According to the management of this remedy, we-may therefore secure very different and opposite effects. A sudden change in the determination of the blood and nervous power, assisting its re-action, will produce a very different effect from the continued, and this again from the repeated, application: a distinction necessary to be attended to, in considering the different diseases in which the application of cold water has been considered as a remedy.
From the sudden changes in the determination of the blood it has been employed in many diseases, and particularly to prevent or remove the paroxysms of an intermittent. In the attack of this disease, there is a similar change of determination to that which has been described from the effects of the cold bath; and it is relieved by a similar exertion of the constitution. The cold bath, therefore, may be supposed to excite that exertion, and to render the subsequent relief more permanent and effectual; or, if the determination to the skin from the bathing has come on, the fit may be wholly prevented. The plan certainly has succeeded, and it is mentioned by Senac to have been useful even after the cold fit has appeared, (De Recondita Febrium Natura, p. 218).
If continued fevers are only intermittents, whose paroxysms run into each other, so that the earlier stages are less observable, we may see some foundation for its use in these also. Remittents are confessedly of the same nature as intermittents; and in the Breslaw fever (the trytaeophya Wratislaviensis of Sauvages), De
Hahn used the application of cold water with success. It brought on a glow of warmth; and, in the language of an ancient physician, inde novi motus initium. In some other cases of typhus it has been employed, seemingly with success; but in some late trials, at a period of the disease when the powers of nature were unable to excite these new motions, it was unsuccessful and even dangerous. Dr. Currie's practice of cold ablutions we shall soon consider.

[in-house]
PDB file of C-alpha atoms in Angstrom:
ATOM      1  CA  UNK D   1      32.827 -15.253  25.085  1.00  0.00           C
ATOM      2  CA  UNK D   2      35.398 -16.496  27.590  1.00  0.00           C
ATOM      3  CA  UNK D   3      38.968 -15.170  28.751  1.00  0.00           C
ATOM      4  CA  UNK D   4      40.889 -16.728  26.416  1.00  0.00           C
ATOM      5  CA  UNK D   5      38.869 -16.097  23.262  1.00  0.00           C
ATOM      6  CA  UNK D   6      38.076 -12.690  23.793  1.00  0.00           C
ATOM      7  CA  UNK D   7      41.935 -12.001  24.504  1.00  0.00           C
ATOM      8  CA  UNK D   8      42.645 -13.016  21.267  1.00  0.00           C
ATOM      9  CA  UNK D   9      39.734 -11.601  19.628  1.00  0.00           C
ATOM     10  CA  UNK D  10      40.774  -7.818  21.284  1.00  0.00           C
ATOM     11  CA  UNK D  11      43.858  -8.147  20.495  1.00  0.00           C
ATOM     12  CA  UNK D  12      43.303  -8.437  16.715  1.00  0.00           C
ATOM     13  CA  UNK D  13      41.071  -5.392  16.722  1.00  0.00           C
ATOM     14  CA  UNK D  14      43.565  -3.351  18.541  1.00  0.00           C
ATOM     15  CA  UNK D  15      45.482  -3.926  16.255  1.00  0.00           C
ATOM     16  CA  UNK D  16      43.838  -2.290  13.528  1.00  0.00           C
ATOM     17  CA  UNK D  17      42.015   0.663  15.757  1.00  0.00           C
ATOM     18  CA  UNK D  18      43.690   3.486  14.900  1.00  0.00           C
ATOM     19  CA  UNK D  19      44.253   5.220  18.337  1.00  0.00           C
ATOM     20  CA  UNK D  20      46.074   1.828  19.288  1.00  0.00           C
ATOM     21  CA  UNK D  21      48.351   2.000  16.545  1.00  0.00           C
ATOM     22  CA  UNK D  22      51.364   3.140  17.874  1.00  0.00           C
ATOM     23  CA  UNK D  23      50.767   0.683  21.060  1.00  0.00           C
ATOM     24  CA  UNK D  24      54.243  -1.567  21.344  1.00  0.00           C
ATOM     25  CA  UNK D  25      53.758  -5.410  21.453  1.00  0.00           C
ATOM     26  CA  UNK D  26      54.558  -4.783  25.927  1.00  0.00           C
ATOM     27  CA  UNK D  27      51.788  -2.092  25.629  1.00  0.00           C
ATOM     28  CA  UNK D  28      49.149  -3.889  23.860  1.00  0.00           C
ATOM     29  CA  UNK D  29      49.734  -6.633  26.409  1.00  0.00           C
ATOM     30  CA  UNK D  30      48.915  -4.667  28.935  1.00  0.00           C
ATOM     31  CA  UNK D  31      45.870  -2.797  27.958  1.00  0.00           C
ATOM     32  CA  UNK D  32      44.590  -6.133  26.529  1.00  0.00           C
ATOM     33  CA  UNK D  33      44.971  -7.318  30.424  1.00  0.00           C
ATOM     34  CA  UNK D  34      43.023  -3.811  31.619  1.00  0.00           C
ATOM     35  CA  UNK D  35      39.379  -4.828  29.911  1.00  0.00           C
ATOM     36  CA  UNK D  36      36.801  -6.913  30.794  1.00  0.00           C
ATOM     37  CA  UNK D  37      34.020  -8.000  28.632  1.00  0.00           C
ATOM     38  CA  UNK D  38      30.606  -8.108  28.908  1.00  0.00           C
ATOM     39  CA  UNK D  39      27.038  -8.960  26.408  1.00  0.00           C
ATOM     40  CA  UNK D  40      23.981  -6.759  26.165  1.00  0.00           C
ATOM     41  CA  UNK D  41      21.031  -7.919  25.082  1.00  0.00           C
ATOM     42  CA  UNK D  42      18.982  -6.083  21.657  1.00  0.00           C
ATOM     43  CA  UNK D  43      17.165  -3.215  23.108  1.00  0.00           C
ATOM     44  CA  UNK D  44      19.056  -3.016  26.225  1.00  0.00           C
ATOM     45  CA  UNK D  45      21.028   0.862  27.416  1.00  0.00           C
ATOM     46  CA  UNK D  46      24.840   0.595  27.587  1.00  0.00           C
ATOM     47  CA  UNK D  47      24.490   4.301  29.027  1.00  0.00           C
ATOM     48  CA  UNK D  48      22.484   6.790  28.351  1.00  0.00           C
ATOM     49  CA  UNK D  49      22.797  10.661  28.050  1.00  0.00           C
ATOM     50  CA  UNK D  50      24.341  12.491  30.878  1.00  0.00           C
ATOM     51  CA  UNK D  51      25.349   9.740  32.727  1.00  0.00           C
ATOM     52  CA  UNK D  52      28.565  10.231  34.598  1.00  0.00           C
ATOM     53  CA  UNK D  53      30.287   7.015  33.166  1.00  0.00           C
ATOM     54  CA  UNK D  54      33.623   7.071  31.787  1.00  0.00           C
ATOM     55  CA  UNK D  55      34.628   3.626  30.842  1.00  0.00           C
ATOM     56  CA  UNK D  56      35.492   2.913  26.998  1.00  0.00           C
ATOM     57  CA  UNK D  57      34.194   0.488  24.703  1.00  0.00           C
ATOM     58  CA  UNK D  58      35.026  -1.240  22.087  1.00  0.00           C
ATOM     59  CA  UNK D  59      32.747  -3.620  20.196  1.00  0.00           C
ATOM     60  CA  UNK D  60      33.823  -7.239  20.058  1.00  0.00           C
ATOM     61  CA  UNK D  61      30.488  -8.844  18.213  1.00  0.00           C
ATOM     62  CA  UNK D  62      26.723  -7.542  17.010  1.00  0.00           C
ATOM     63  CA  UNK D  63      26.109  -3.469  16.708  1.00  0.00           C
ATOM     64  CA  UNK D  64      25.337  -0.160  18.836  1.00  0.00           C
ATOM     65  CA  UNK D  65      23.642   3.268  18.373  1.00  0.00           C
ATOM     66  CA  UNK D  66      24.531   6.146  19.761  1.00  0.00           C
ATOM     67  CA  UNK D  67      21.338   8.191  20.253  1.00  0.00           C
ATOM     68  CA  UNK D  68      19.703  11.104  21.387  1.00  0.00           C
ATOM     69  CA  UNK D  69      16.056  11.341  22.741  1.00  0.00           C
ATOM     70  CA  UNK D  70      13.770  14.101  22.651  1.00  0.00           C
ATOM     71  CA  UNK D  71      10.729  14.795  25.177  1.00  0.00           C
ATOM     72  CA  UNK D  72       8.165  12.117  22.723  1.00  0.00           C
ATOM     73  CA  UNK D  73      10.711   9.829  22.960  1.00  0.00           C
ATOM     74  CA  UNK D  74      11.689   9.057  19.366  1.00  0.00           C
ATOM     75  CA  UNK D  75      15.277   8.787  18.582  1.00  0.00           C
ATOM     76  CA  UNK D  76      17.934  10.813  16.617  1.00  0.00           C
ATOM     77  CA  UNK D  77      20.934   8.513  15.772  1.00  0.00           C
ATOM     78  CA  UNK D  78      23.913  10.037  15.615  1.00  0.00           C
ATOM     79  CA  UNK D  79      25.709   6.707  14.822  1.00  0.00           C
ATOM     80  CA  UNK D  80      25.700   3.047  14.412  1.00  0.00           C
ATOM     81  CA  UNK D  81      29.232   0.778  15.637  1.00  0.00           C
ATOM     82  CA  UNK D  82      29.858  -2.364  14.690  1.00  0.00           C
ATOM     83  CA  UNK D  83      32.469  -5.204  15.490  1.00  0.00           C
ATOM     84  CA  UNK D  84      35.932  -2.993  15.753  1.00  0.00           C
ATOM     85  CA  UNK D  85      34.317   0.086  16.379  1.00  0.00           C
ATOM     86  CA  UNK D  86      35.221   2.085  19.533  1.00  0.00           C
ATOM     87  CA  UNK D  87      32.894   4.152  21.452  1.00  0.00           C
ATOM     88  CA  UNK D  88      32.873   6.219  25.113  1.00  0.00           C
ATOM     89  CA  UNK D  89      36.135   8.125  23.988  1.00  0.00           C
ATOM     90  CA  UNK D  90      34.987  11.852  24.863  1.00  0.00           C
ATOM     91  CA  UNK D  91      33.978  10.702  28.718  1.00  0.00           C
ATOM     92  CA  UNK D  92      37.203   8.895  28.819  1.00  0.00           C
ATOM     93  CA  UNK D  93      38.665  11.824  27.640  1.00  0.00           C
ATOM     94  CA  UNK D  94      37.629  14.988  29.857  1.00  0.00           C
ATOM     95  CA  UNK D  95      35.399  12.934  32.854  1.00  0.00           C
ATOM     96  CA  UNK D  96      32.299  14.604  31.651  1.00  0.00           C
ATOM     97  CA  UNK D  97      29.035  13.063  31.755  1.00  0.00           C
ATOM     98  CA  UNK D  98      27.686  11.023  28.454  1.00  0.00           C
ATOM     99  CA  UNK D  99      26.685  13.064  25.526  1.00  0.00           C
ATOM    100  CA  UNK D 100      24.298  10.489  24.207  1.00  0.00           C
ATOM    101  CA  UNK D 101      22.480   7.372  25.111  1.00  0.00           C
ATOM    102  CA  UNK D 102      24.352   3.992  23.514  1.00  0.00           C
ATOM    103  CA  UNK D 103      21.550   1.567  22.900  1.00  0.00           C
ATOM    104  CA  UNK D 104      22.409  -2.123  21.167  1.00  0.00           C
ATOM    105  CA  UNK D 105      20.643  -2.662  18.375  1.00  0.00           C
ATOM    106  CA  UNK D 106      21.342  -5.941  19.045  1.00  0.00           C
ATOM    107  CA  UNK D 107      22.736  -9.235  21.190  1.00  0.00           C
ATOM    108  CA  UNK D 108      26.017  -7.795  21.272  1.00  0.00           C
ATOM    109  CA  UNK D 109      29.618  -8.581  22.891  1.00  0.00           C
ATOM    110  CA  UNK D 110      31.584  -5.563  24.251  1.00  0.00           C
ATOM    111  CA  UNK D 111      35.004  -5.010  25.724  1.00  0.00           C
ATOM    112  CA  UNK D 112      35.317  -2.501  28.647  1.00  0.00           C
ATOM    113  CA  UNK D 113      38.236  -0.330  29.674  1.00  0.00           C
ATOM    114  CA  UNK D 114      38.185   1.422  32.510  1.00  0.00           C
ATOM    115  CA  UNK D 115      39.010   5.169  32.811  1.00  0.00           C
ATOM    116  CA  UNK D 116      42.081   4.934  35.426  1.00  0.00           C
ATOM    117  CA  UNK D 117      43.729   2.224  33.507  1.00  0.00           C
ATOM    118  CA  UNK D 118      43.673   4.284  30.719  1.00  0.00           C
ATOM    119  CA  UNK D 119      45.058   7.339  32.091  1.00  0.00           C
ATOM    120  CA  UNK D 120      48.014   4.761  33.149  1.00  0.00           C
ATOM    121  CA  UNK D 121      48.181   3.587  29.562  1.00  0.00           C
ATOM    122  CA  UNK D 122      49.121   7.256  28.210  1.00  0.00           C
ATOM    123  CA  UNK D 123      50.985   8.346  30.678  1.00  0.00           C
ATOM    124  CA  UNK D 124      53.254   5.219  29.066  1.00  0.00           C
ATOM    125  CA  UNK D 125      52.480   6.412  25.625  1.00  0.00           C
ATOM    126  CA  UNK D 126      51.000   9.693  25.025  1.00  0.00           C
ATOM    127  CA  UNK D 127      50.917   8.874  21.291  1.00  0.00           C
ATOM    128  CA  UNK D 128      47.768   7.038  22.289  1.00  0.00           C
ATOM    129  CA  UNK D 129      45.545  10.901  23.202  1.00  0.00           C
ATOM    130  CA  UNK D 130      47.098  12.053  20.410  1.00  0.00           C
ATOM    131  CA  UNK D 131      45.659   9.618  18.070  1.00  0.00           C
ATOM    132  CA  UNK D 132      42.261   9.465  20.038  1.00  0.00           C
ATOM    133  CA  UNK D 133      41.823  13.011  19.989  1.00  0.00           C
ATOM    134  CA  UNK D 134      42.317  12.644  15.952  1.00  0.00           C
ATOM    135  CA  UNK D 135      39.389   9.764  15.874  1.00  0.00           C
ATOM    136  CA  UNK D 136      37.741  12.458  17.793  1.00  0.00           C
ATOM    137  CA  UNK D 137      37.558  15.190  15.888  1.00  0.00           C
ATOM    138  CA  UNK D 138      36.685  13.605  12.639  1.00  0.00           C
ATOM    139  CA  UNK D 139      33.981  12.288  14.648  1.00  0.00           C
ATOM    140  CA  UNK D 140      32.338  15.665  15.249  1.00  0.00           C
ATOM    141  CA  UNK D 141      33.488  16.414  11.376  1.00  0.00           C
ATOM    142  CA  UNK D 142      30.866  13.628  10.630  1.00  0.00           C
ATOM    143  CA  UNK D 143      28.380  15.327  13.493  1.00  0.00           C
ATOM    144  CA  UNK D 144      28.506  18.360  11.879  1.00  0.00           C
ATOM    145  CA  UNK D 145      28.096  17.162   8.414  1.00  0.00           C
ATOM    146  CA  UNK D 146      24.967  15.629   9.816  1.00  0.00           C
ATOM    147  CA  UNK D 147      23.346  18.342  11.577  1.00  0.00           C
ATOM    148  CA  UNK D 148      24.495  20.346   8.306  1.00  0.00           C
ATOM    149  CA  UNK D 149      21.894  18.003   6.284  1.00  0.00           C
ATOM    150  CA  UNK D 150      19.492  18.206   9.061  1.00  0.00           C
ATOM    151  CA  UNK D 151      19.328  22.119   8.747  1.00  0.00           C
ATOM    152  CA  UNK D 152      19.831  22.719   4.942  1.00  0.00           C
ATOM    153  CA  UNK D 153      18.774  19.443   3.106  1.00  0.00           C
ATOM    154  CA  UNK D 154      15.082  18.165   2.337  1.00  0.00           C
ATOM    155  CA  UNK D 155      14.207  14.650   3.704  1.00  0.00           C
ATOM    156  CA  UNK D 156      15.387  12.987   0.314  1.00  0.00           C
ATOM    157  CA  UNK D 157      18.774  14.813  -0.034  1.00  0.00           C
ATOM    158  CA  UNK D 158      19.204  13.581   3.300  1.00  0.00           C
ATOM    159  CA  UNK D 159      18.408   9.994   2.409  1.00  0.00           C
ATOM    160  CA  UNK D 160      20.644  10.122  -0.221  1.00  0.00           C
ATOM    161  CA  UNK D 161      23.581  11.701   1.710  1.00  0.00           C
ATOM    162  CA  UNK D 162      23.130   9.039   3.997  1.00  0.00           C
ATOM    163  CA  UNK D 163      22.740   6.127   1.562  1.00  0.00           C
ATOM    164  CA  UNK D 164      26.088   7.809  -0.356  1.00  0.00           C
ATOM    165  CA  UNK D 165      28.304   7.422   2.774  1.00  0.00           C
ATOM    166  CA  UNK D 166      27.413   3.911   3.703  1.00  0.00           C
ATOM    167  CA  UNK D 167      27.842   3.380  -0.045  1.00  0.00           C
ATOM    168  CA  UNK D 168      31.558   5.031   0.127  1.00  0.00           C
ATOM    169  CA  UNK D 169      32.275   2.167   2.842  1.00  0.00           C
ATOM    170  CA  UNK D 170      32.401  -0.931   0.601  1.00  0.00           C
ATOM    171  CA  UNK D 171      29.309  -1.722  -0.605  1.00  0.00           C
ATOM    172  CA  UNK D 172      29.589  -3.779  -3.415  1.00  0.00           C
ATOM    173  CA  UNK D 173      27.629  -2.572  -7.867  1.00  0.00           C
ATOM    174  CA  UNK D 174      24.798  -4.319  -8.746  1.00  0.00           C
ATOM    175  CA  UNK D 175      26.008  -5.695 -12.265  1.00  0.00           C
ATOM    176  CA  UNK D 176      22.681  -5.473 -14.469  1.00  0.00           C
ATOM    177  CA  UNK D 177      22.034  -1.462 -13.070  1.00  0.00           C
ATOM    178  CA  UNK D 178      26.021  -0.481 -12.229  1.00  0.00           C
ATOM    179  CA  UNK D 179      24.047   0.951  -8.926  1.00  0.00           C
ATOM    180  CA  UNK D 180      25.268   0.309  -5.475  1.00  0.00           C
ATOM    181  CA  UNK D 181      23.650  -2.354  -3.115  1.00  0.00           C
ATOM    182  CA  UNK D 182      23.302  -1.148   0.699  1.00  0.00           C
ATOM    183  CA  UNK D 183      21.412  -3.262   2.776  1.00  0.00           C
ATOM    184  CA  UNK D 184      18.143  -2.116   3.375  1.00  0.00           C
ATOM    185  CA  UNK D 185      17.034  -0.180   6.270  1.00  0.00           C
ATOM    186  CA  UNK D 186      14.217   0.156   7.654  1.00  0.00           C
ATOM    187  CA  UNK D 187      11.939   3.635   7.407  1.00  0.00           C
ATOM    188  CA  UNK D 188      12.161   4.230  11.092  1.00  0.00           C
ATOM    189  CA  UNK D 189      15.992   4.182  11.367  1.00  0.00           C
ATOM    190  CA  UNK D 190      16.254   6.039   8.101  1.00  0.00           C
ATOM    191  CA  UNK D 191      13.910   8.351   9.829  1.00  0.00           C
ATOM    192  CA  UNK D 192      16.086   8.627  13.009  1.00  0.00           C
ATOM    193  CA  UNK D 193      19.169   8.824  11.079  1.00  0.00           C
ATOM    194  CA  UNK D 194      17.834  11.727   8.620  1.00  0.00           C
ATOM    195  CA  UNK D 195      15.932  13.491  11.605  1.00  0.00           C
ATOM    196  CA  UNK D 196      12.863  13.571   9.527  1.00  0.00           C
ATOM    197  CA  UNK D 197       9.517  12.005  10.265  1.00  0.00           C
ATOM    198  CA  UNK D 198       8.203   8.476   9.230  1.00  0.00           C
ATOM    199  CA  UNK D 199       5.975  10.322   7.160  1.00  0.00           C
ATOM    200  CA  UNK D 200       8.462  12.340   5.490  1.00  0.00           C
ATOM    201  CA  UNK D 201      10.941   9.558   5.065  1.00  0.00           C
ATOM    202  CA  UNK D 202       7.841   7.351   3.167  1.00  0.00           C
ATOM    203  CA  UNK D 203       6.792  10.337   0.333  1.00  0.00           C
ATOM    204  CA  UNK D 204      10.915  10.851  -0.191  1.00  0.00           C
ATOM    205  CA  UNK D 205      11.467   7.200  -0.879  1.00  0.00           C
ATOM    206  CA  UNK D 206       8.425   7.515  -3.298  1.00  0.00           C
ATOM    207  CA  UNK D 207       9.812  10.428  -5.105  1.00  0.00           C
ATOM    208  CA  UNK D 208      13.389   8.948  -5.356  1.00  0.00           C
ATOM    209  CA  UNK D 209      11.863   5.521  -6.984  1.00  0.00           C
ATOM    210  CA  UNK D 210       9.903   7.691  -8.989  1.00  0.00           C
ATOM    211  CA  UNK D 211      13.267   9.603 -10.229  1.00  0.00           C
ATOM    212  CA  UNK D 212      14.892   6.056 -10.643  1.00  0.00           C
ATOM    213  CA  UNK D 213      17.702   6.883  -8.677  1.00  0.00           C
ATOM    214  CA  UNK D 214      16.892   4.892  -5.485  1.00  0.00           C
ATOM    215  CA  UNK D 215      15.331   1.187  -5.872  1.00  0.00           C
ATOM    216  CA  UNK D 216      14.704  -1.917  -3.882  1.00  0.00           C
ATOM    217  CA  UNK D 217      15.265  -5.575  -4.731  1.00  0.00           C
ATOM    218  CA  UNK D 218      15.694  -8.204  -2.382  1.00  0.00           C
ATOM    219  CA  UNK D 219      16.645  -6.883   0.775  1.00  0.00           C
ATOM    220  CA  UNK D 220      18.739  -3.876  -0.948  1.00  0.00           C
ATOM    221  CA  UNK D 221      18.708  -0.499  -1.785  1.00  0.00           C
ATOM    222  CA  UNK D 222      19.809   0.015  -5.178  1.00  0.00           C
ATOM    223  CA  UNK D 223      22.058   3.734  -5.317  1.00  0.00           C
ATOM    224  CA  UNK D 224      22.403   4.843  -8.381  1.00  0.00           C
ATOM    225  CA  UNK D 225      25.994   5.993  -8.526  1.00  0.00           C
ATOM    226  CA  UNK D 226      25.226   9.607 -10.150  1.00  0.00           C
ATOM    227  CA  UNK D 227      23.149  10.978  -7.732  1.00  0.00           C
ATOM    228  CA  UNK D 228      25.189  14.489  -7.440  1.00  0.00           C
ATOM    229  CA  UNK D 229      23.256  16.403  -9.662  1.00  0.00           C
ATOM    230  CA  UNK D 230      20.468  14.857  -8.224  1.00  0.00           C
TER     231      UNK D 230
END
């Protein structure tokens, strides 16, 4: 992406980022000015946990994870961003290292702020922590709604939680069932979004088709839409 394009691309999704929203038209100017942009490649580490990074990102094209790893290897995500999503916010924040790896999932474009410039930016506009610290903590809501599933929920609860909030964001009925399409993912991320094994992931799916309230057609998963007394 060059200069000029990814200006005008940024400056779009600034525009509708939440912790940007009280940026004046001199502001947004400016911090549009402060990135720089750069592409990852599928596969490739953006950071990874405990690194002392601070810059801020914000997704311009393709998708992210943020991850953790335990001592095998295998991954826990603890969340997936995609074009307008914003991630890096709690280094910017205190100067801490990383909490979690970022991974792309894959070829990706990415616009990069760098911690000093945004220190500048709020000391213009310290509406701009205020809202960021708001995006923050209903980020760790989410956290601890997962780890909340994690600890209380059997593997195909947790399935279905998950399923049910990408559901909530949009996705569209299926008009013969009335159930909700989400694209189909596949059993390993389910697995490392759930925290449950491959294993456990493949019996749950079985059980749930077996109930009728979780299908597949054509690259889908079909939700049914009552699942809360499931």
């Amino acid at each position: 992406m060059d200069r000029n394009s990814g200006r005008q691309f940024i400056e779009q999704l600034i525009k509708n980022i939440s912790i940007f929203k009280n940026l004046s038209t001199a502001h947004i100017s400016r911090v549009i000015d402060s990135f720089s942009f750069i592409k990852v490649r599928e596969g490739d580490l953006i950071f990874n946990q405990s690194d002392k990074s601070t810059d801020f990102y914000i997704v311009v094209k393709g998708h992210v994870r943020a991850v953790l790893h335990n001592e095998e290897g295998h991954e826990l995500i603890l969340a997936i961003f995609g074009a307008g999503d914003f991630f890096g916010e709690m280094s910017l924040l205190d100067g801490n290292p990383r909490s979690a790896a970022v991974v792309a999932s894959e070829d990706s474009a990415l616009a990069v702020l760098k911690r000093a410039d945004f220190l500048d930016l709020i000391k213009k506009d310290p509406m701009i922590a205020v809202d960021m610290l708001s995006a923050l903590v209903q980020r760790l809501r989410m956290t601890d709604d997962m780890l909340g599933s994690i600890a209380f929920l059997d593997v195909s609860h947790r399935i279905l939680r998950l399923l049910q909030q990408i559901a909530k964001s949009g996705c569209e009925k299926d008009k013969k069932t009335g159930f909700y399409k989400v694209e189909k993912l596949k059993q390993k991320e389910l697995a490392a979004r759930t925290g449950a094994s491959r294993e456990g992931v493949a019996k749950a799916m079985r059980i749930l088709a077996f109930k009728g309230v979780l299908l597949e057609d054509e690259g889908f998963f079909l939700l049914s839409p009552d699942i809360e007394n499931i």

In ileus, the practice of dashing cold water against the legs and thighs of a patient standing on a cold floor has certainly succeeded. It is mentioned by Brassavolus, as the practice of Savanarola, and is recommended by Hoffman (iv. 349). The latest author who seems to have employed it successfully is Dr. Stevenson (Edinburgh Medical Essays, vi. 895). We remember having tried it with little advantage. If sudden immersion in cold water has prevented threatening paroxysms of hysteria and epilepsy, it must be referred to altered determination.
The debility occasioned by continuing long in the cold bath has occasioned its employment in many instances, where the excitement of both the nervous and sanguiferous systems was morbidly increased. (See Cold.) In cases of phrenzy it has, been employed with success; but the most striking instance of this kind is in Dr. Willis's work, De Anima Brutorum, p. 201. The most frequent cases in which its advantages have been conspicuous, occurred from phrenitic patients escaping their confinement, and running spontaneously to a river or pond. Applications of cold water to the head are frequently employed; but the more general influence of cold must produce a more powerful effect. There may appear to be some danger from rupture of the over distended vessels of the brain, but no such accident seems ever to hare occurred.